The market is inundated with a wide range of choices of 600 mm *600 mm (roughly 2*2 sq. ft) floor tiles. If you are planning for a bathroom renovation, then I suggest you take a look at this. Nitco, Kajaria, Somany and most leading brands have sizes closer to this dimension. This would mean less grouting area.

Unless you opt for a floor tile with a design or pattern on it, the size of the tile is not dependent on the size of the bathroom. Large tiles with a contrasting design look out of place in a very small bathroom. The only disadvantage of the large size tiles is that if the bathroom is smaller or if it is of an odd shape, then the wastage will be high.

3. Anti-skidding:

4. Color:

Though color of the tiles comes much after the above factors in the selection process, it is one that cannot be ignored. Because, finally, it is the physical appearance of the tile that sets the mood. After all, you wouldn’t want to step into a gloomy, dark bathroom every morning that puts you off. But, color is a very personal choice. What works for me may not work for you. So, do a bit of introspection before you settle on one.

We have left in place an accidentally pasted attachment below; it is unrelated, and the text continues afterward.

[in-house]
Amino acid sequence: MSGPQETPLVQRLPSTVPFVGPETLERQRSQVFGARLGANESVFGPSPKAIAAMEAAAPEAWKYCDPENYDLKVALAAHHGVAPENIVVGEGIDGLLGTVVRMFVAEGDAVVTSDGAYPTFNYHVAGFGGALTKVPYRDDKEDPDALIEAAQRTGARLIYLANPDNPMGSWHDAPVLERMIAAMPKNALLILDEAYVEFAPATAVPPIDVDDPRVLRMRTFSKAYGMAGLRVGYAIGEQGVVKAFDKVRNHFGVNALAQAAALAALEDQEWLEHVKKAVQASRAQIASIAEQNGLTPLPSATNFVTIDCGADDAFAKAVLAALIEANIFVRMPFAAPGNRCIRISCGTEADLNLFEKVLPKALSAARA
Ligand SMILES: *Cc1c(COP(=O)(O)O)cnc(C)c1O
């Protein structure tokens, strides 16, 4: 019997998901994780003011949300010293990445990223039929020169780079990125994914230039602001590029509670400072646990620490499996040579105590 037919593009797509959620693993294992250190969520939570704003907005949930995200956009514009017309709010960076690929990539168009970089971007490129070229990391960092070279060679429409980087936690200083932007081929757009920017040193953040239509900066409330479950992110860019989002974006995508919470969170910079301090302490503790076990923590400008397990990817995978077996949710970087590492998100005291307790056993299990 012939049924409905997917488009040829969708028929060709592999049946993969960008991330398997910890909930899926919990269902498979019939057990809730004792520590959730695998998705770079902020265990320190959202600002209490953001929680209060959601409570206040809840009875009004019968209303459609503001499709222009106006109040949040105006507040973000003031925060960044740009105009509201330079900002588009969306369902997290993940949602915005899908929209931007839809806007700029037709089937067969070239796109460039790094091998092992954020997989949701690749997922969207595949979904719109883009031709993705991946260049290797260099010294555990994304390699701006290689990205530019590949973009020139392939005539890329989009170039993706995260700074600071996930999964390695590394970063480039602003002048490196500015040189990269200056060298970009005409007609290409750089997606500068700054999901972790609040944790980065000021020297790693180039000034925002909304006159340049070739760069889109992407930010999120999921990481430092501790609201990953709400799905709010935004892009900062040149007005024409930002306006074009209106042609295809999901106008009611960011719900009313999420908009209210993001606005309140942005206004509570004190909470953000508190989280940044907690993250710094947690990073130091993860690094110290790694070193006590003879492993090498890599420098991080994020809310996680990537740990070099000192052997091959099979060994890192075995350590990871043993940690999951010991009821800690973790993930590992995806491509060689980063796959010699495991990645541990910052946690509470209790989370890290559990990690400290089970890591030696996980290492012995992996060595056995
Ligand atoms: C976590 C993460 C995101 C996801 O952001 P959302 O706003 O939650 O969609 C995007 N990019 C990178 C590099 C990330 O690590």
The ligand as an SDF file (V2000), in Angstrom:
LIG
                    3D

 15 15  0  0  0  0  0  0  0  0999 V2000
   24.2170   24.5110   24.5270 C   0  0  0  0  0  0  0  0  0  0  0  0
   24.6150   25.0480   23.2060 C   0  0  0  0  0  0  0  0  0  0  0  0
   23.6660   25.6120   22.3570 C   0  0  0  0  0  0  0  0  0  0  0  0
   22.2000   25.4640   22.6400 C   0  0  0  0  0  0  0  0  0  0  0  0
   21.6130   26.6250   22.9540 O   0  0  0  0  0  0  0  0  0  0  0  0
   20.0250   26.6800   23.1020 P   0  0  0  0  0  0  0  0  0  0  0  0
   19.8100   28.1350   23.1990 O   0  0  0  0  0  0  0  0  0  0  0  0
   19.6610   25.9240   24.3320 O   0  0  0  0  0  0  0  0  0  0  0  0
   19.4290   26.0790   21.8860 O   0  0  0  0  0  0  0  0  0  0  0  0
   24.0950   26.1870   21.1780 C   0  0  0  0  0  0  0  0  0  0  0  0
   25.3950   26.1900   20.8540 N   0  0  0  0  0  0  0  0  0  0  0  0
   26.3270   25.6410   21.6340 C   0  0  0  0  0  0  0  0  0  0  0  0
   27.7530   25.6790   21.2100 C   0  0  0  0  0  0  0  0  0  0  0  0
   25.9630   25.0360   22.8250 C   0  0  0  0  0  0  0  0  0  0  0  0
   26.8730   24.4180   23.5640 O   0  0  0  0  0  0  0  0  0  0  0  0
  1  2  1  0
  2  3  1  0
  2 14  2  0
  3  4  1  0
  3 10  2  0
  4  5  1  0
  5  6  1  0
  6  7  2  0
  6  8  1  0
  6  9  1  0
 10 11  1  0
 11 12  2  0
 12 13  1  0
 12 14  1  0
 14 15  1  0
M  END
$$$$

For a dirt-free floor at least one that doesn’t show, I would prefer a rusty color such as this. It may be tempting to choose a dark colored tile assuming it will camouflage the dirt. But, soon you will realize you have a bigger monster when the hard water stains start showing up. Taking that into account, I would recommend you choose a beige colored tile. You may opt for contrasting dark colored wall tiles.

If you are remodeling and do not intend to take down the wall tiles, then choose a floor color that goes well with the existing color scheme. You could even look at covering the entire height of your wall with tiles if not already done so. Most bathroom walls are tiled to a height of 7 feet. Choose the same color as your floor tiles as skirting above the current wall tile or if it is a neutral color you can take it all the way up to the ceiling. It’s your area to play with. So experiment.